This package would be focused on area associations, for instance in our market the "Franklin Street Merchants." There would be three stores right away that would jump on this.

      I was thinking of this package:
      -4 spots per day, 6a-Mid
      -Inclusion on the digital directory on our website
      -1 on-air interview to talk about a sale or special promotion per quarter
      A commitment of $100/month for 12 months.

      I think we could easily do $1600/month on a few of these for each town within our listening area.

      We would also do a package for restaurants and B&Bs (the Eat, Sleep, Drink package) since we are in a tourist area. I also own a state network, so we would place these spots on the network for statewide reach too (when inventory allow

      • Jul 12
  • Royal Adkin
    Royal Adkin has just signed up.
  • Diane Scarpelli
    Diane Scarpelli replied to a topic in the forum The Round Table: Brainstorming & Problem-solving:
    We use this co-op approach with area events, festivals, et al.  And have done this as an annual -  which is what a downtown or main street shopping area really needs to do. The majority of these entities only look to do this kind of promotion for Christmas or a specific week or event. But these businesses want people to think of them all year long (TOMA).  So a selling point is branding. The most effective thing is to do this year-round -  if it can't be monthly then alternate months, regular advertising directing listeners to a single website for event information and with a map of and list by category of businesses. It may be possible to go to the organization for the area -  the City, the DBA, the CVB, the Chamber, a merchant group-  for either support (they send out an email introduction for you encouraging members to participate) or backing (they agree to pay and collect from members). Rod is correct that there will be people you can't believe turn you down -  and yet with the other neighboring businesses kicking in, that business clearly benefits by proximity. Not fair to the paying businesses but can't do anything about that.
    A jingle or formatted production with signature music, signature voice, a slogan improves the recognition of a campaign -  and encourages further use of your radio station.
    Pricing should be package  -  you have to gauge your market participation and the pool of people to participate. Everything runs BTA. A $2500 event package of X :60s or :30s, X :10s and X live mentions would require a minimum of 25 businesses paying $100 each.  An annual for $2500 a month to promote events plus image in non-event months (convenience, variety, local businesses, easy parking, hours, etc). This could involve up to 50 businesses for around $50/month. The more months they agree to the better the pricing should be because... for the benefit of your sales manager:  this is guaranteed to generate additional sales from individual businesses in this co-op because the businesses (1) get to interact with you regularly, (2) recognize your co-op-ing as support for local businesses and (3) experience what the advertising (especially annual) can do for the recognition of the area. Some will absolutely give you a nod when they decide to hold their store White Sale in January or Christmas in July Clearance in July. You have demonstrated that you are on their side.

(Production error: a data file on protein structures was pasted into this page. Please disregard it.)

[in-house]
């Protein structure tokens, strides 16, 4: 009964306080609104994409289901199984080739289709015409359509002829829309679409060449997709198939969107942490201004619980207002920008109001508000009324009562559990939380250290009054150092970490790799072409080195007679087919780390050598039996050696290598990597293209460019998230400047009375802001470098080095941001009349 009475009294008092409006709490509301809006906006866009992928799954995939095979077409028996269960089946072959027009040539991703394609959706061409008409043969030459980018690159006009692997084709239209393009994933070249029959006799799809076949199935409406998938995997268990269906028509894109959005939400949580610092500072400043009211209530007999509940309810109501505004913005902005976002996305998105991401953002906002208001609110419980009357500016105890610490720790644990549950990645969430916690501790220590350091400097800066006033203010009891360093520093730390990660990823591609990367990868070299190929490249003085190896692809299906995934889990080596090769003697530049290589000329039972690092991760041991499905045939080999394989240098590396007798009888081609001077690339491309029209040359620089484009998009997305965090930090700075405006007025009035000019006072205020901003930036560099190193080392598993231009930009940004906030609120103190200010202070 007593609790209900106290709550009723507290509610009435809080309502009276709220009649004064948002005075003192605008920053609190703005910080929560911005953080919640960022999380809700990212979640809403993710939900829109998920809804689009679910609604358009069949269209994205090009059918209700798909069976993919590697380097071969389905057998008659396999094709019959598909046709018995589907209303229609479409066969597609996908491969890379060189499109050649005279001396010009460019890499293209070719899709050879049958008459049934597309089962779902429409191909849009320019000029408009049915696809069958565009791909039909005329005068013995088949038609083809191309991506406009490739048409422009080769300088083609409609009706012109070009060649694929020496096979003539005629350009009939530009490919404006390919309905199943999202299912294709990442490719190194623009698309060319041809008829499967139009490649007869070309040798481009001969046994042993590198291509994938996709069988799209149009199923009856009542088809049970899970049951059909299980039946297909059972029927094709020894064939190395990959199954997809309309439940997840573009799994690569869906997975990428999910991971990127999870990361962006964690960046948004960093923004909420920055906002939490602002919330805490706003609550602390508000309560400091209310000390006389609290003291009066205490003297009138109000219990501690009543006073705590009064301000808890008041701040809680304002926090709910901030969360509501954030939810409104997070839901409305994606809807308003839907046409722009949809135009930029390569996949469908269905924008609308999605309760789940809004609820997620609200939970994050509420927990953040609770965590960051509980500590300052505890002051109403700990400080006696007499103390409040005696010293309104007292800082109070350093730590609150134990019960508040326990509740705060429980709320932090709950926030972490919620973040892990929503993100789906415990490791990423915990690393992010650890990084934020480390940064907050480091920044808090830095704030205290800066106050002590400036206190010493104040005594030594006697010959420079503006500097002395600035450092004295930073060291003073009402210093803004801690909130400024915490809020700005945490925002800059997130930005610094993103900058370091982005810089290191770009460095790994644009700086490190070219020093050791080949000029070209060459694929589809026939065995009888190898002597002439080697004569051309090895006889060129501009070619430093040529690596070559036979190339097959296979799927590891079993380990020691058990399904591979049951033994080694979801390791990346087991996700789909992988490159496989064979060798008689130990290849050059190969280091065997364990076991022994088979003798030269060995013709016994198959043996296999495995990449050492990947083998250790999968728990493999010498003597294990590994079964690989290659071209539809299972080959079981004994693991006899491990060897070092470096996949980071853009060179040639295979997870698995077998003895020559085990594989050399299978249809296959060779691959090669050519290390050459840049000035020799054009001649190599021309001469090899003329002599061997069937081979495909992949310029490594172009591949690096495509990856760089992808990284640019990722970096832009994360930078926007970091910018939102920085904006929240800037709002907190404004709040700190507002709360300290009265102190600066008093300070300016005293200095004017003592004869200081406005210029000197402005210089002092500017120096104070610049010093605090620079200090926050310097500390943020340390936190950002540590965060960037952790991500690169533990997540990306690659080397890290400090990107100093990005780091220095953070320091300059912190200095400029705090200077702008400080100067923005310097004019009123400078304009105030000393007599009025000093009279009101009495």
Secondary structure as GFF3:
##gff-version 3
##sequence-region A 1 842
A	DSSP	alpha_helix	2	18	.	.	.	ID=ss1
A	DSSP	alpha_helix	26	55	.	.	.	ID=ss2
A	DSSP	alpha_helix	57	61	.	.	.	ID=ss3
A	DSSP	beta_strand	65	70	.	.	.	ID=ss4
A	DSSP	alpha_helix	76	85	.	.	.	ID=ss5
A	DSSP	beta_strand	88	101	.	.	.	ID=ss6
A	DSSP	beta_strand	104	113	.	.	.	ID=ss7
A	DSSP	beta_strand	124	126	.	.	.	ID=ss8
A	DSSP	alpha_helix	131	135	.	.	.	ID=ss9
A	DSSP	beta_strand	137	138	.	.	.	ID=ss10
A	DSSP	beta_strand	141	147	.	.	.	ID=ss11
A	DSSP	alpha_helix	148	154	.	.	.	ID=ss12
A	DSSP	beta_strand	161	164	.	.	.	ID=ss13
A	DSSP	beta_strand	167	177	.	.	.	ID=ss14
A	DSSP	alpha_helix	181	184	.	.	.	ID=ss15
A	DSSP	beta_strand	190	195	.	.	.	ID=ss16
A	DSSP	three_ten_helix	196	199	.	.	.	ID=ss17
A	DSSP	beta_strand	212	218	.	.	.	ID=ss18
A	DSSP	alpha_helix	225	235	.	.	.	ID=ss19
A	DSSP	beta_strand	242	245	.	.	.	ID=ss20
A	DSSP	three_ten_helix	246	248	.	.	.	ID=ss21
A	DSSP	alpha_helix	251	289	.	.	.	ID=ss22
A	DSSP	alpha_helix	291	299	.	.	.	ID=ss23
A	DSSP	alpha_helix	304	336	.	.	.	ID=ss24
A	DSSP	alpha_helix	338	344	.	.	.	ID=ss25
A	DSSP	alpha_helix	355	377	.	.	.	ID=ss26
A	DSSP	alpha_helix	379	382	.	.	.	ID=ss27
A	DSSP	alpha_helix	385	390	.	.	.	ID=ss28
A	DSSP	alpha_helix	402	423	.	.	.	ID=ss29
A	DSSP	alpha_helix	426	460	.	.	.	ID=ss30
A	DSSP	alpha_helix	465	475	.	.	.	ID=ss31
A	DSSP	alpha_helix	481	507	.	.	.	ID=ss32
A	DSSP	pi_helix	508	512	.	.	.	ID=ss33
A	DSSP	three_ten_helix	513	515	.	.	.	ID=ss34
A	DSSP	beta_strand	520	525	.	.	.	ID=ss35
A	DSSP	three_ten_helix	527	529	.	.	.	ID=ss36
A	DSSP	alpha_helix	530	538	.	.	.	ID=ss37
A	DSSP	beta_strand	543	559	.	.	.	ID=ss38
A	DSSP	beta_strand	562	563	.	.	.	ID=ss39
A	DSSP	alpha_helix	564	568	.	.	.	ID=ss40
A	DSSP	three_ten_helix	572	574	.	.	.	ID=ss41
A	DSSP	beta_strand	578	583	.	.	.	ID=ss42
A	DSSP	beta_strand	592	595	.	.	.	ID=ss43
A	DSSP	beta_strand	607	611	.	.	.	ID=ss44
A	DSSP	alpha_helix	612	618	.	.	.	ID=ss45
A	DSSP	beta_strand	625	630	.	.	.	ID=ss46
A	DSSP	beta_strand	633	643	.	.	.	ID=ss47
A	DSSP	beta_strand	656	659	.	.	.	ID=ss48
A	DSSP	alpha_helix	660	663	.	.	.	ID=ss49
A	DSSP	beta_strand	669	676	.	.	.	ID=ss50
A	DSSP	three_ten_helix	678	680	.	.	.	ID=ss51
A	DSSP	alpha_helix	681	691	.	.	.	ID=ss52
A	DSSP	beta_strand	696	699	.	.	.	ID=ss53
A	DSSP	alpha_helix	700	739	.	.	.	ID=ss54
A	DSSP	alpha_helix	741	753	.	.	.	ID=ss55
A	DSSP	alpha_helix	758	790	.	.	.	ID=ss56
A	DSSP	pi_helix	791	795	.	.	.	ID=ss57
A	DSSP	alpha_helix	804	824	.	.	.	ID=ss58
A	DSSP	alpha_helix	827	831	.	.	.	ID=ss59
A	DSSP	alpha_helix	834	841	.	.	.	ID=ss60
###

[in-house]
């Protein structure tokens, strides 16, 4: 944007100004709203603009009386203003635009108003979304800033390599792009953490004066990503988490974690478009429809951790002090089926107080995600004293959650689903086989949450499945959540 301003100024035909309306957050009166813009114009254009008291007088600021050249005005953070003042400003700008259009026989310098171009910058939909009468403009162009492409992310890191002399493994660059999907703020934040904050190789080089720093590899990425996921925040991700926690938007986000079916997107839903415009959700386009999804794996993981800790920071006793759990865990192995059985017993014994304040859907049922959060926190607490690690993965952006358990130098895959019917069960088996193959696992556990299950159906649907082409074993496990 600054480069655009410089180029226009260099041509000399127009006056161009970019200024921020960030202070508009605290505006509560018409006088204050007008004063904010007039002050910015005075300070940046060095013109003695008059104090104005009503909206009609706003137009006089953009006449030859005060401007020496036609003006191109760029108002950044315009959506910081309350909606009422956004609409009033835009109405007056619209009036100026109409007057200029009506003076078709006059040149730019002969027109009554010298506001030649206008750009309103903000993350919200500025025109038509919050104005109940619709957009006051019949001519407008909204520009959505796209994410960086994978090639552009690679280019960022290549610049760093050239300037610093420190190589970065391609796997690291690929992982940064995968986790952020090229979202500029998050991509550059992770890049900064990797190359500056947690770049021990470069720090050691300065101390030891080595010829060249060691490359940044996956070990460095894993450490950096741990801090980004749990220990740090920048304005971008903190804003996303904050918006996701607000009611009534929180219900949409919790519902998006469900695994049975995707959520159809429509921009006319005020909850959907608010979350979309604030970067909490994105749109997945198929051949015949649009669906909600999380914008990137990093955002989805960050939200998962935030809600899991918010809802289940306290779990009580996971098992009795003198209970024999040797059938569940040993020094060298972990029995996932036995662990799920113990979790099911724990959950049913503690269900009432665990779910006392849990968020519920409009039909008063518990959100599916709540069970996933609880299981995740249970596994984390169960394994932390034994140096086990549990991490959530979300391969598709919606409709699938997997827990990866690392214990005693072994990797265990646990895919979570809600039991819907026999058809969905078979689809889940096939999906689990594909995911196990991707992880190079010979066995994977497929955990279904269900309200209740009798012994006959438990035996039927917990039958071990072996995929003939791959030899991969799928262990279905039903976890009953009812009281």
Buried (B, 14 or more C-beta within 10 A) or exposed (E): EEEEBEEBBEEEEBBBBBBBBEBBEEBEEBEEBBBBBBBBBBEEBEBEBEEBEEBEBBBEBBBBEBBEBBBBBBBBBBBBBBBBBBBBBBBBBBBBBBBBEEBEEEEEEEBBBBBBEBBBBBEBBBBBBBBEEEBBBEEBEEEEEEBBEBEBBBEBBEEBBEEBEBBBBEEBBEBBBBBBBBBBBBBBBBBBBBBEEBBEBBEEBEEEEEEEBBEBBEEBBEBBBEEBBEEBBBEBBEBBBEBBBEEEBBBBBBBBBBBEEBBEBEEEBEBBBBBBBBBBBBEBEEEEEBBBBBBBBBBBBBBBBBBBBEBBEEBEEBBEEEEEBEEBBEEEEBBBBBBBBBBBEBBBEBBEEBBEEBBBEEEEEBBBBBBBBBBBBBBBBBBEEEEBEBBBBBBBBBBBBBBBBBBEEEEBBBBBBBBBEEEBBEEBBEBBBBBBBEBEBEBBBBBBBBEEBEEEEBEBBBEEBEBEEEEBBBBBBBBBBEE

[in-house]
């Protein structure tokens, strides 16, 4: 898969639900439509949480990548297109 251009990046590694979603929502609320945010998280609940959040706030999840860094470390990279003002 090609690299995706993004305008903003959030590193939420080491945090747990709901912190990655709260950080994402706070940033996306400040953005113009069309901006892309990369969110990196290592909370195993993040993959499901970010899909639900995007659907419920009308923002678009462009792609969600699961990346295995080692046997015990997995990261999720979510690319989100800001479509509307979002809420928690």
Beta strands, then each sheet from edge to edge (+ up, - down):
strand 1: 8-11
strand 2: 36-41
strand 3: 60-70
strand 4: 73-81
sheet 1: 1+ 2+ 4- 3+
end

• Jul 12
  • Lynn Lambrecht
    Lynn Lambrecht replied to a topic in the forum Friday Polls:
    Wow! No Replies? I think I have done almost everything. From buying my own laptop to reading just about every sales book out there. Conferences, sales tools, you name it, I've been there. Have also been known to purchase my own promo materials and invest in my own blog/website and my own promotional sales vehicle. If you can't promote yourself and give yourself the best tools, how can you expect others to invest in you? And remember, they buy YOU first, not the stations, not the format, YOU! 
    • Jul 12
  • Kurt Kaniewski
    Kurt Kaniewski Here's another way to show how going the extra yard (or mile) can make a 15 second radio ad sound less like a throw away and more like an asset to your station commercial production arsenal. Just trust your sub conscious (kinda)
    kelleys carpet;moved-subconscious
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    • Jul 12

Recent Forum Posts

  • Learners are earners!  It's a kaizen...  more
  • Nice work, Bill.
    I like that you ask for enough to make an...  more
  • I agree with Lynn Lambrecht .  You have to...  more
  • This is a good topic for consideration and discussion. The...  more
  • Steve, our stations have put together cooperative packages such...  more